Wild Citrus, Footloose Plants

by Green Deane

in Edible Raw, Jam/Jelly, Miscellaneous, Plants, Spice/Seasoning, Trees/Shrubs

Without attention citrus reverts back towards original forms

Feral Citrus: Snack, Seasoning and Soap

Citrus, like apples when left unattended by man, tend to revert to their natural state of being sour and acidic. A lot of folks think that makes them inedible but that is not true plus they have other uses.

A "wild" orange, usually highly acidic

Some wild citrus has kept its palatability, the Key Lime (Citrus aurantifolia) is a good example. Imported from Asia to the West Indies and naturalized in the Keys it is perhaps the most prized of small limes. A piece of authentic key lime pie is indeed a treat. Another naturalized citrus that is not that pleasant is the Sour Orange or Seville Orange, Citrus aurantium. You can use it to wash your hair.

Contact with the feisty key lime can cause an itchy rash on exposure to the sun, or burn and blister sensitive individuals. The  Sour Orange is so acidic it cannot be eaten as is. Its juice, however, can make an ade and be used as a seasoning. The pulp and peel can be used for marmalade. In fact, the fruit and leaves can be crushed and used like soap, and it will lather. It can also be used to shampoo with. Also remember that citrus acid can be used to cook some shellfish and small pieces of fish. Simply put the food in the acid and let it sit for an hour or so until done.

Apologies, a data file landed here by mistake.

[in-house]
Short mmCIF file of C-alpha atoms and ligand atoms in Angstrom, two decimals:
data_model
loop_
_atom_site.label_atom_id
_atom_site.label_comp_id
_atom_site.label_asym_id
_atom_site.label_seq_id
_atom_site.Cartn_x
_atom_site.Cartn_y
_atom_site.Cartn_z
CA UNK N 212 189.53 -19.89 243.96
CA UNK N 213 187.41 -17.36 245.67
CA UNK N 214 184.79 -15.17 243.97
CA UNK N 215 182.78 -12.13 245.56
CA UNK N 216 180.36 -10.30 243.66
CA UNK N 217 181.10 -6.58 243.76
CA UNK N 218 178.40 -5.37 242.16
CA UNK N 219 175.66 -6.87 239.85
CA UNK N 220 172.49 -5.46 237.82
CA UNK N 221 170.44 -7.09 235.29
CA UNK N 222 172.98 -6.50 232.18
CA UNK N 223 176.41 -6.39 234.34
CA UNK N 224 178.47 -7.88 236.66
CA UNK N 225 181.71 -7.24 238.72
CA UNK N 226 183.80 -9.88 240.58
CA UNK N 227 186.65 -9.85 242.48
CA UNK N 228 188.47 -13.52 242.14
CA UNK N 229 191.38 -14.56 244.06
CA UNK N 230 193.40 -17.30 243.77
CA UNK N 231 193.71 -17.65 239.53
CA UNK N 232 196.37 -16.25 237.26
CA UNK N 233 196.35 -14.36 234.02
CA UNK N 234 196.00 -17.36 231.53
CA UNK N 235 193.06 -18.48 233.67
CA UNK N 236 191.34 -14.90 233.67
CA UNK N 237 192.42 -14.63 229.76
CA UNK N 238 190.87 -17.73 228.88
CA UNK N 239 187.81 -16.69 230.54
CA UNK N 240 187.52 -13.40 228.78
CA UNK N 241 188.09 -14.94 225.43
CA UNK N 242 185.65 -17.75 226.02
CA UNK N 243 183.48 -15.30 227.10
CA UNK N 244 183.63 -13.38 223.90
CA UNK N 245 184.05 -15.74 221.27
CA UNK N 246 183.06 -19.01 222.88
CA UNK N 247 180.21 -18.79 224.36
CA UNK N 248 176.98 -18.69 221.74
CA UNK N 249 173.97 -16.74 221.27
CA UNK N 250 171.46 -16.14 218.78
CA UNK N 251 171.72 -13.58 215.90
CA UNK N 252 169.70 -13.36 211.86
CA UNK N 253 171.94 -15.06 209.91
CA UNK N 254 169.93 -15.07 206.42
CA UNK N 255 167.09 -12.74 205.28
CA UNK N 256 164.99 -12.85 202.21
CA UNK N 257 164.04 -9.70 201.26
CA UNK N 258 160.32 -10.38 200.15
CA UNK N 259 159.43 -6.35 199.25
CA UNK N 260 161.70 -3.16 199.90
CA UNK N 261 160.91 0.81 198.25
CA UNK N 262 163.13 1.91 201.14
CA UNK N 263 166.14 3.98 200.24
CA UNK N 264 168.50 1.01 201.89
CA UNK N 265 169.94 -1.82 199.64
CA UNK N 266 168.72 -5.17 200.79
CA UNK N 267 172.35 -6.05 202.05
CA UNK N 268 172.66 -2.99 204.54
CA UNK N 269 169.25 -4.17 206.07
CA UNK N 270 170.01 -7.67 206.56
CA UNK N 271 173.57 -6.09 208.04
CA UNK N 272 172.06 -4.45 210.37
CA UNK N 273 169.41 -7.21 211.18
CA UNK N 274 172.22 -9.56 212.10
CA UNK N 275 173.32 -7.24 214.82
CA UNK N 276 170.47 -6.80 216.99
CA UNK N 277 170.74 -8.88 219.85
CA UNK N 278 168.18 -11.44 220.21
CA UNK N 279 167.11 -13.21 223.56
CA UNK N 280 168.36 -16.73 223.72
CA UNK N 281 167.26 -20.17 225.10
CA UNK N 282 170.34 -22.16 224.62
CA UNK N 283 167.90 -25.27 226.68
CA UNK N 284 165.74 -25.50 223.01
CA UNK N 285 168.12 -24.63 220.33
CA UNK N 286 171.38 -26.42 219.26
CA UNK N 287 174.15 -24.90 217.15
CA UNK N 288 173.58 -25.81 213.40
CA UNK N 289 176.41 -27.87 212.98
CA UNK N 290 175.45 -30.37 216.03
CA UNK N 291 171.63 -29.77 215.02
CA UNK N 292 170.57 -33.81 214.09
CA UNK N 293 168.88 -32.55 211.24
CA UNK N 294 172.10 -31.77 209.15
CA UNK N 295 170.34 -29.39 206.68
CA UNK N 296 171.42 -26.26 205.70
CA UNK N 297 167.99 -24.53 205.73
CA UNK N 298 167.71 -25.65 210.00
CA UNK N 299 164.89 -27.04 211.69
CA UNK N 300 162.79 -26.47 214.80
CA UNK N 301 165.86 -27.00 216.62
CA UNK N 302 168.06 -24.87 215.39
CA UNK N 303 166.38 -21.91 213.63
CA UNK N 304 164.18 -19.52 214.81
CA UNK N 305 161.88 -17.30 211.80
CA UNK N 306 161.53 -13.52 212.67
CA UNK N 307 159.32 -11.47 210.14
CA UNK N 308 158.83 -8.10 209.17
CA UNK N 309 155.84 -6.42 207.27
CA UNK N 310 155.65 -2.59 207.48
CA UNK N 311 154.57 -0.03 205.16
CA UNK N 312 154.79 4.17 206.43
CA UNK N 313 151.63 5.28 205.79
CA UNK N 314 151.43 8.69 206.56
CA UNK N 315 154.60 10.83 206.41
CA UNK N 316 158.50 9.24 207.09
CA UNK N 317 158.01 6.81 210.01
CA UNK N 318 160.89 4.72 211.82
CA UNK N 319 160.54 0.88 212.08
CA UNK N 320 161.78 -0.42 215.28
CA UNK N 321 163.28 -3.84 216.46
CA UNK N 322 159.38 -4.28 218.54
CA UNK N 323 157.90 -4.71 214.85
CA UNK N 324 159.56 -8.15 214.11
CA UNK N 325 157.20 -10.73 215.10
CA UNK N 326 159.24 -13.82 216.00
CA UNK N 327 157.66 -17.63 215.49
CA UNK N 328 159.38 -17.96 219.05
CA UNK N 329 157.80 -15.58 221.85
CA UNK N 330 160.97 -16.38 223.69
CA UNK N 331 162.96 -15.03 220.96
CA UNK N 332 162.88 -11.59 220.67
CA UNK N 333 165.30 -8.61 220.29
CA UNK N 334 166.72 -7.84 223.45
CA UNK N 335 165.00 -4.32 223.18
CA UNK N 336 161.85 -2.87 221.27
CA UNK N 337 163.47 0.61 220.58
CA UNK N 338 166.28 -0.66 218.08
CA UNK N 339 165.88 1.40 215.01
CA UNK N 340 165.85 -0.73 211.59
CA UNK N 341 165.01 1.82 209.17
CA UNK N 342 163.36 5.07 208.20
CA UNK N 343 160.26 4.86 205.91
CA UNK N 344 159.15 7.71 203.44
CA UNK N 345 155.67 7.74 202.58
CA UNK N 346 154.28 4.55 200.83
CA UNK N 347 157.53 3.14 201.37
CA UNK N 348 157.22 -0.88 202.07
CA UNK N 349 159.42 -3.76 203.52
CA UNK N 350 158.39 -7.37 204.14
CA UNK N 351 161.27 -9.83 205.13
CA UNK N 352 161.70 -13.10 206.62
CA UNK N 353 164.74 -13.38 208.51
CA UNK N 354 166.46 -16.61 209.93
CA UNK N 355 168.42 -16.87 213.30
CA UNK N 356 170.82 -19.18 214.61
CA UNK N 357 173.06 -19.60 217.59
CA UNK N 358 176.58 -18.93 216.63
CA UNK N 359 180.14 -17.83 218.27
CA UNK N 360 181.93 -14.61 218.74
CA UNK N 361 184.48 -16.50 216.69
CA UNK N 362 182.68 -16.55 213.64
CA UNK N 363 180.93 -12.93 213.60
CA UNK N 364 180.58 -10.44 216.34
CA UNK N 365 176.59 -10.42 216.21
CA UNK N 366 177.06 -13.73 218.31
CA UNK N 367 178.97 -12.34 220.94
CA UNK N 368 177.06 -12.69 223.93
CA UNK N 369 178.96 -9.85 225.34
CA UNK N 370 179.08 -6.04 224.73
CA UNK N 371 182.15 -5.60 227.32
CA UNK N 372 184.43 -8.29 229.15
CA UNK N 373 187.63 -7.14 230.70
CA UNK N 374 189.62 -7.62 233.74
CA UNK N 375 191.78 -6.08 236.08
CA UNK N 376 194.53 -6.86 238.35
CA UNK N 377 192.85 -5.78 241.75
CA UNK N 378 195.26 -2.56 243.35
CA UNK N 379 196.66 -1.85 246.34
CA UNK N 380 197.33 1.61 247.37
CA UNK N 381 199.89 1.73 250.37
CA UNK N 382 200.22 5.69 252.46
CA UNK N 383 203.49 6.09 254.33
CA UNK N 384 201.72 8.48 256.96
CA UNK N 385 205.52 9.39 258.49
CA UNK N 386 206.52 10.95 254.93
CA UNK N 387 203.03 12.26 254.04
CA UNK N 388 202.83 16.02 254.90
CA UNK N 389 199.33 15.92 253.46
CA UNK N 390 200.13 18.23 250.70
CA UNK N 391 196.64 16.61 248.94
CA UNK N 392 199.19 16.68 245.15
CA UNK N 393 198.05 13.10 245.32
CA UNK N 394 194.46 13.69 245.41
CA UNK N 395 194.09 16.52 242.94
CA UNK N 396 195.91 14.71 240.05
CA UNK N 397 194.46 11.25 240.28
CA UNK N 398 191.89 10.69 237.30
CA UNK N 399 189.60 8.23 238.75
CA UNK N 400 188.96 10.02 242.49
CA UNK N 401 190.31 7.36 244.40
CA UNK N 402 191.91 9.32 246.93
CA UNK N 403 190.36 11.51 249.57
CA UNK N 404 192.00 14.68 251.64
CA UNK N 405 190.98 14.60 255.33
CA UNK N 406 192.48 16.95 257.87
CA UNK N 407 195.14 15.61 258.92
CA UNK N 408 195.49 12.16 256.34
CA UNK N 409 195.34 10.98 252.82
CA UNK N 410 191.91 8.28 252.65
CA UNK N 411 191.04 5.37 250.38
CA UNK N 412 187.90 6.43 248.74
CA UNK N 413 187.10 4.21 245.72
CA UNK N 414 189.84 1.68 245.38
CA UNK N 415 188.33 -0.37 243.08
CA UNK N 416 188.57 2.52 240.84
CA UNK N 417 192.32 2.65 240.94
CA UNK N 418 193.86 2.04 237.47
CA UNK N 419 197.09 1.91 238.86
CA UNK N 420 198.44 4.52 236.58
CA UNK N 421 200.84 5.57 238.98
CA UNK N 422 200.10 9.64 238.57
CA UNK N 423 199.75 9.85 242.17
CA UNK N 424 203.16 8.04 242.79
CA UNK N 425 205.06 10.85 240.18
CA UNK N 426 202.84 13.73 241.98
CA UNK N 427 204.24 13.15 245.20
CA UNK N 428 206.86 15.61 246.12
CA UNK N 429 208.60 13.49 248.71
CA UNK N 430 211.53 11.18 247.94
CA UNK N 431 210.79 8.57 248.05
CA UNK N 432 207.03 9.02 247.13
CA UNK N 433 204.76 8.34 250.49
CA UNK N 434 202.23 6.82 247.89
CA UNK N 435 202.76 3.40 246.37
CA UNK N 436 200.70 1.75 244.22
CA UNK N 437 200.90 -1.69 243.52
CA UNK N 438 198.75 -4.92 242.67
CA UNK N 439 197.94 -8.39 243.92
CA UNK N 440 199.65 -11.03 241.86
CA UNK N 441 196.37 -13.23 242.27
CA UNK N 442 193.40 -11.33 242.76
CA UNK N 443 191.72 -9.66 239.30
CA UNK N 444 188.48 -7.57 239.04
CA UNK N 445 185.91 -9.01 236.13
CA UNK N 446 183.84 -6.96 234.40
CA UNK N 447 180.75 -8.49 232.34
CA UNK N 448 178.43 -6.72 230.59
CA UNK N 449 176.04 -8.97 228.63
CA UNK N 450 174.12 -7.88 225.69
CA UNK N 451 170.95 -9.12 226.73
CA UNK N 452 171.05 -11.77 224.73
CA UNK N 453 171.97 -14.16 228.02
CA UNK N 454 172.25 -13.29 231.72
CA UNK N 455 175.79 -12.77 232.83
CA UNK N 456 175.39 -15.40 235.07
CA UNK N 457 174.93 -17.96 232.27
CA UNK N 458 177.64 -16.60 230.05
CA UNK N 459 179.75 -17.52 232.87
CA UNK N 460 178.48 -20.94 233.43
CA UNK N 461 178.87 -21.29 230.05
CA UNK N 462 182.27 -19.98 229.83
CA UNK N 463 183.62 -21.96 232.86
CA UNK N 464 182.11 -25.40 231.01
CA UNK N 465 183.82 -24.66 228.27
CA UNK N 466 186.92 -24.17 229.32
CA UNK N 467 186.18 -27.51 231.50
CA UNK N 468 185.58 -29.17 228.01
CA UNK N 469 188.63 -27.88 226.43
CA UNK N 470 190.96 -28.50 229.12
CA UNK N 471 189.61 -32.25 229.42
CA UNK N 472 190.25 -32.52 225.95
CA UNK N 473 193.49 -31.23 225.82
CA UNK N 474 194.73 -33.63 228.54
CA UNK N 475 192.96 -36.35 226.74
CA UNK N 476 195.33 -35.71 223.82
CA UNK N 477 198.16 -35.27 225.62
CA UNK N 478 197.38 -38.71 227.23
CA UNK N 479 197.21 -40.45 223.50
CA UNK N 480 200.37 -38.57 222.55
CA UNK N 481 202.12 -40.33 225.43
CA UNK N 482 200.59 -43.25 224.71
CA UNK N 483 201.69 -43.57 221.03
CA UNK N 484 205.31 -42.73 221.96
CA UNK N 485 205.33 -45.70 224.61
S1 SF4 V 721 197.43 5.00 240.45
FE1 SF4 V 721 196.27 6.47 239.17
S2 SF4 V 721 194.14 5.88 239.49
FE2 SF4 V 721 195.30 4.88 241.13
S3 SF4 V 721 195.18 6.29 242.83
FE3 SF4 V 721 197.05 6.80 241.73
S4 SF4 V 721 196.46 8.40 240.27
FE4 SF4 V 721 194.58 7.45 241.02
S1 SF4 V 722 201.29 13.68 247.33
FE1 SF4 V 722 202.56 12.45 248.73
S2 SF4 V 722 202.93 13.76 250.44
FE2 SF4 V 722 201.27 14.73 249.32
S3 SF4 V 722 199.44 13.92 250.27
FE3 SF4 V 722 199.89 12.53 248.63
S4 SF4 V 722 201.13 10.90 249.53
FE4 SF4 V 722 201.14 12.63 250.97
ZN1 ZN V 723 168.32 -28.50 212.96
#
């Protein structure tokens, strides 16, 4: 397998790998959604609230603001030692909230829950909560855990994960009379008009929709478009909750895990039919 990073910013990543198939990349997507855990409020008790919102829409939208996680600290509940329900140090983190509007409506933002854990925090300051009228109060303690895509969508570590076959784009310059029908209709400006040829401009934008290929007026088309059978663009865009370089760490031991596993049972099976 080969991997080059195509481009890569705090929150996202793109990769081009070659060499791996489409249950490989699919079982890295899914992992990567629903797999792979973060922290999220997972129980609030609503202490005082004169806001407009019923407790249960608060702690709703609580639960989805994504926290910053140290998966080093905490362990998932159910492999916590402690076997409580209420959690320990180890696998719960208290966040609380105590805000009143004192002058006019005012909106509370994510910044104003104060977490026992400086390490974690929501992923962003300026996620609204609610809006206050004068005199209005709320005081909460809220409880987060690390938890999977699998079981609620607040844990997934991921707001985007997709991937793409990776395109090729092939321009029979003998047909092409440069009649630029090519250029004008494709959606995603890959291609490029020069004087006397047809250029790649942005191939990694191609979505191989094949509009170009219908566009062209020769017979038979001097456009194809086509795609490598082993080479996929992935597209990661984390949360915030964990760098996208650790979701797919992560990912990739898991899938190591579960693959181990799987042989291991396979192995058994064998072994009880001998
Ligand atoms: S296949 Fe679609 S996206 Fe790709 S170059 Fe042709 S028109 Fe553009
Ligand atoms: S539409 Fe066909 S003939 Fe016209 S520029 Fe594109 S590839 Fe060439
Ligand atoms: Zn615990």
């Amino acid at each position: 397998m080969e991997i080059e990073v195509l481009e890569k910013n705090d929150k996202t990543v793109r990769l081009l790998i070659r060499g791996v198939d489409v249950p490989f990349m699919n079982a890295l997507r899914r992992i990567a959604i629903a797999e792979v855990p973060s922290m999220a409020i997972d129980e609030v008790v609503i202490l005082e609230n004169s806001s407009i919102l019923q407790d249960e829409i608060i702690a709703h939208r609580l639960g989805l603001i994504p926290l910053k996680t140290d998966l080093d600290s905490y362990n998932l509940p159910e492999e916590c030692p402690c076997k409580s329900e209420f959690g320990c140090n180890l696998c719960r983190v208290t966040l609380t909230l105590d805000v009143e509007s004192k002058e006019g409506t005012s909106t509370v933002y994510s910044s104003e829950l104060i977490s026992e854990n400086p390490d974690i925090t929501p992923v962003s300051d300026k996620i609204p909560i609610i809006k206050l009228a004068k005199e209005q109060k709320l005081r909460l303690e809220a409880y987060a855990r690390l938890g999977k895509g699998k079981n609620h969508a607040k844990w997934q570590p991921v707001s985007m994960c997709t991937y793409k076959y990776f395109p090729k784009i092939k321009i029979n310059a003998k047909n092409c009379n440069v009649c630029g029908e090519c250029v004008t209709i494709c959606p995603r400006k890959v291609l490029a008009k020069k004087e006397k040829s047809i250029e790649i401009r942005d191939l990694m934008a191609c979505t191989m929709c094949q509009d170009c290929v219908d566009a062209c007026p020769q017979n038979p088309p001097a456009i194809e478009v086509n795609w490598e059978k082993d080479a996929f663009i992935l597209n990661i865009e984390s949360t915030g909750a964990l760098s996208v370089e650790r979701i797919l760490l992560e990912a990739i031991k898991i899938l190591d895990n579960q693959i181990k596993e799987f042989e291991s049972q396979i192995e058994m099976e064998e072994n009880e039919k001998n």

Other wild citrus vary from still edible to be used for washing. I have an old tangerine grove near me and some of those trees still produce edible fruit. In nearby Spring Hammock, the wild oranges taste like lemons. You simply have to try them. Best advice is to chew a little well, spit it out and wait about 30 minutes. If the fruit is too acidic it will show up within that time. If not consume as one would any citrus. Don’t, however, be fooled by initial sweetness. That can still mask considerable acid. Chew it, spit it out, and wait. Then decide.

Botanically they are Citrus aurantifolia (KIT-roos aw-ran-tee-FOH-lee-ah)  and Citrus aurantifolium (KIT-roos  aw-ran-tee-FOH-lee-um)  Citrus came form the Latin word for the citron tree but the Romans got it through the Etruscans who got it from the Greek word “kedros” meaning cedar. Both endings mean golden leaf.

 Green Deane’s “Itemized” Plant Profile

IDENTIFICATION: Key Lime:  Small tree or straggling shrub to 15 feet, numerous sharp thorns, leave alternate, oval to elliptical, usually rounded at the tip, edges minutely scalloped, stalks winged, strong lime aroma. Fruit round, one to two inches, green when unripe, yellow when ripe, pulp greenish juicy, sharply acidic. Seville Orange:  Shrub to tree to 30 feet, long sharp thorns, leaves ovate to elliptic, often pointed, to four inches long, fruit round to three inches wide, reddish orange, roughly pitted, thick bitter rind, pulp orange, somewhat bitter, core hollow,  seeds ivory white, oval.

TIME OF YEAR: Fall and spring but also nearly all year in warm areas, seasonal in others, which can be fall or spring.

ENVIRONMENT: Abandoned homesteads and campsites, other citrus virtually any where it will survive the winters

METHOD OF PREPARATION: Juice from both can be used for an ade or seasoning. Both can also be used cooked.  Non-acidic wild citrus can be eaten as is.

 

 

 

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